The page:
Today, in "post-classical" times, contemporary composers (such as John Adams) have abandoned the ivory tower, and classical music is challenged to interact more fruitfully with popular and non-Western arts. To the extent that living composers can find a niche, to the extent that orchestras, opera companies, and presenters can mediate with the culture-at-large, classical music can be revivified

     (lecture and discussion with recorded examples and examples at the keyboard)

Classical music in the United States has focused disproportionately on European masterworks, to the neglect of native repertoire. The relative failure of American keyboard repertoire to penetrate the mainstream has been especially unjust. Whatever one makes of the quest for the great American symphony or great American opera, or of the relative paucity of important American chamber music, there exists a great American piano sonata: the Concord, by Charles Ives. Far afield from Ives, Charles Tomlinson Griffes' Sonata, an exercise in New World diablerie paralleling Scriabin abroad, and Aaron Copland's modernist Piano Variations, with its stark sonic pillars and skittering urban rhythms, are emblematic American piano landmarks too little heard.

Louis Moreau Gottschalk, the first American pianist to establish an international reputation, was a cosmopolitan hedonist raised on Caribbean fare in New Orleans - and the first in a long line of virtuoso composer/pianists inspired by the black vernacular, an amazing list also including the likes of Scott Joplin, James P. Johnson, Zez Confrey, George Gershwin, and Art Tatum.

Henry Cowell was internationally celebrated as a renegade, pounding the keys with his fists. His signature piece is The Banshee, in which strings scraped and plucked produce echoing cries and wailings. More recently, composers as varied as Elliott Carter, John Adams, and Fredrick Rzewski have produced important keyboard works only an American could have written. On the margins of American keyboard music are such unforgettably idiosyncratic figures as Anthony Philip Heinrich, the "Beethoven from Kentucky," whose A Chromatic Ramble of the Peregrine Harmonist requires the pianist to sing while rambling "among the flats and sharps."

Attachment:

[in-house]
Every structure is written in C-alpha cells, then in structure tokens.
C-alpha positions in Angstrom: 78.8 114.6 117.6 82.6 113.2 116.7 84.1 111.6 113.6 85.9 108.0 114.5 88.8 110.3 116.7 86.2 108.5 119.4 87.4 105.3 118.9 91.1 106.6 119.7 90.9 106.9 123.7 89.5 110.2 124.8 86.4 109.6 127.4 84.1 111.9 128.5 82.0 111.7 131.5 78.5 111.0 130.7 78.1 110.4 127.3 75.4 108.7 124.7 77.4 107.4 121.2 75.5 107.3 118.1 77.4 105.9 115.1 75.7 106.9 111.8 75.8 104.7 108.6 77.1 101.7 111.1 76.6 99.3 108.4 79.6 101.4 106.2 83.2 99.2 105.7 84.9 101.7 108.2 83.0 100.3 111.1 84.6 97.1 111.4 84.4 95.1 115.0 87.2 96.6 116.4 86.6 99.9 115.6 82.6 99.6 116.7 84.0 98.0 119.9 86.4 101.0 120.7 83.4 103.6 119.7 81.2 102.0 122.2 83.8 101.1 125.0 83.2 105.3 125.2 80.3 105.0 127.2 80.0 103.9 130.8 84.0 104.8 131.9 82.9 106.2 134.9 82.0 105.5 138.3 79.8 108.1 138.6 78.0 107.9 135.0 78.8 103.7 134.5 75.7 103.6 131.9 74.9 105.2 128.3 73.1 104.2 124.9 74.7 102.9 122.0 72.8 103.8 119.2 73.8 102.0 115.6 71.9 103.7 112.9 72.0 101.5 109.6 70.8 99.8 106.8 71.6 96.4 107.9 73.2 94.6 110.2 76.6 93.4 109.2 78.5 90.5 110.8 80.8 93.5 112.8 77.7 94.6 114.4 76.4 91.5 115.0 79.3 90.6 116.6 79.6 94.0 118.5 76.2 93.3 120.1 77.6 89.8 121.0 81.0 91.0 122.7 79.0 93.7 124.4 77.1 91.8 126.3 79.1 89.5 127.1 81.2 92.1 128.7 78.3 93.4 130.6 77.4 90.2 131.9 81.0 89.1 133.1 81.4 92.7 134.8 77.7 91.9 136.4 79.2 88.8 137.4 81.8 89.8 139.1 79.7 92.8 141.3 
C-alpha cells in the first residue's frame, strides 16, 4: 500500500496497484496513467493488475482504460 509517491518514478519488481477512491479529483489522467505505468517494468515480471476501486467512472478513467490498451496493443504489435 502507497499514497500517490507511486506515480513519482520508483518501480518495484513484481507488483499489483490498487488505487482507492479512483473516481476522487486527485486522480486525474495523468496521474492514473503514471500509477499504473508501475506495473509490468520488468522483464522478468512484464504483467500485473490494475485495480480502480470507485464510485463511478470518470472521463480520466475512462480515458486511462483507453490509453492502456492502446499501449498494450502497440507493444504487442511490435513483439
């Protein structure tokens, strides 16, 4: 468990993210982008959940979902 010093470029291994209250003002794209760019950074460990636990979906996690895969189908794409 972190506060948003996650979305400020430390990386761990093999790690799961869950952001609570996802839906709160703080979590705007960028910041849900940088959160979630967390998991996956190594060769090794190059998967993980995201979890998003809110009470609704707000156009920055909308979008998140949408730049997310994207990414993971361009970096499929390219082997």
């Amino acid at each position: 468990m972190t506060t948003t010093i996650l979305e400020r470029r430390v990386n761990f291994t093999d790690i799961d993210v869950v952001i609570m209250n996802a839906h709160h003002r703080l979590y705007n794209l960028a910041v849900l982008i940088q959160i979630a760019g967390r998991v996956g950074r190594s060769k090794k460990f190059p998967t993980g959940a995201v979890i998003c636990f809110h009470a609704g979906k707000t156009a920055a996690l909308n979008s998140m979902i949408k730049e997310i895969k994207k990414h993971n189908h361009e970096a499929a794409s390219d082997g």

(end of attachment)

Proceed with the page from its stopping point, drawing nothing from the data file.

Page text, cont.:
Taken as a whole, American classical music may betray an absence of lineage and continuity. But this same fragmentation may be read as a protean variety: of composers who imitated Europe or rejected it; who preferred German music or French; who viewed the popular arts as a threat or as a point of departure. To a surprising degree, American composers have partaken in the diversity of American music as a whole. It is, in the aggregate, a defining attribute.

Mr. Horowitz is also available to lecture on three more specialized topics in music about which he has written definitively:

  • PIANO COMPETITIONS: history, problems, strategies of reform
  • WAGNERISM IN AMERICA: the Wagner movement of the late nineteenth century as a peak moment for American classical music; its distinctive New World message of religious uplift; its special appeal to shackled women of the Gilded Age
  • MUSIC AND THE GILDED AGE: a lecture for Americanists challenging prevalent notions of "sacralization" and "social control"